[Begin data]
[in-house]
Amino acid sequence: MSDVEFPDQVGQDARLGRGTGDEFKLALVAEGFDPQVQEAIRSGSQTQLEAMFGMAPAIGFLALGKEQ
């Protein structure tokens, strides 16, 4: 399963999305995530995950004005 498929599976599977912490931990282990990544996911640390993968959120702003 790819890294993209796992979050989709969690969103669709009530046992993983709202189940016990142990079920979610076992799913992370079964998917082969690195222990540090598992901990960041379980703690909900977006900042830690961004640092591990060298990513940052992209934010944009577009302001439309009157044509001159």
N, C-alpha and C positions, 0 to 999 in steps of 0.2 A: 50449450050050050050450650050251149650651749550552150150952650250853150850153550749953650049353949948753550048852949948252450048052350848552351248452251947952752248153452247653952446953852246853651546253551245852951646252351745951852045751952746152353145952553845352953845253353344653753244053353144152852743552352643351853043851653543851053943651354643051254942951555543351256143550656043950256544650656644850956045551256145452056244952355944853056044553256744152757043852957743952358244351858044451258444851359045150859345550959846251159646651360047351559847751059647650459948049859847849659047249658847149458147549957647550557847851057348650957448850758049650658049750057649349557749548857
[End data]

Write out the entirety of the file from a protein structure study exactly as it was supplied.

[in-house]
Amino acid sequence: MSDVEFPDQVGQDARLGRGTGDEFKLALVAEGFDPQVQEAIRSGSQTQLEAMFGMAPAIGFLALGKEQ
């Protein structure tokens, strides 16, 4: 399963999305995530995950004005 498929599976599977912490931990282990990544996911640390993968959120702003 790819890294993209796992979050989709969690969103669709009530046992993983709202189940016990142990079920979610076992799913992370079964998917082969690195222990540090598992901990960041379980703690909900977006900042830690961004640092591990060298990513940052992209934010944009577009302001439309009157044509001159």
N, C-alpha and C positions, 0 to 999 in steps of 0.2 A: 50449450050050050050450650050251149650651749550552150150952650250853150850153550749953650049353949948753550048852949948252450048052350848552351248452251947952752248153452247653952446953852246853651546253551245852951646252351745951852045751952746152353145952553845352953845253353344653753244053353144152852743552352643351853043851653543851053943651354643051254942951555543351256143550656043950256544650656644850956045551256145452056244952355944853056044553256744152757043852957743952358244351858044451258444851359045150859345550959846251159646651360047351559847751059647650459948049859847849659047249658847149458147549957647550557847851057348650957448850758049650658049750057649349557749548857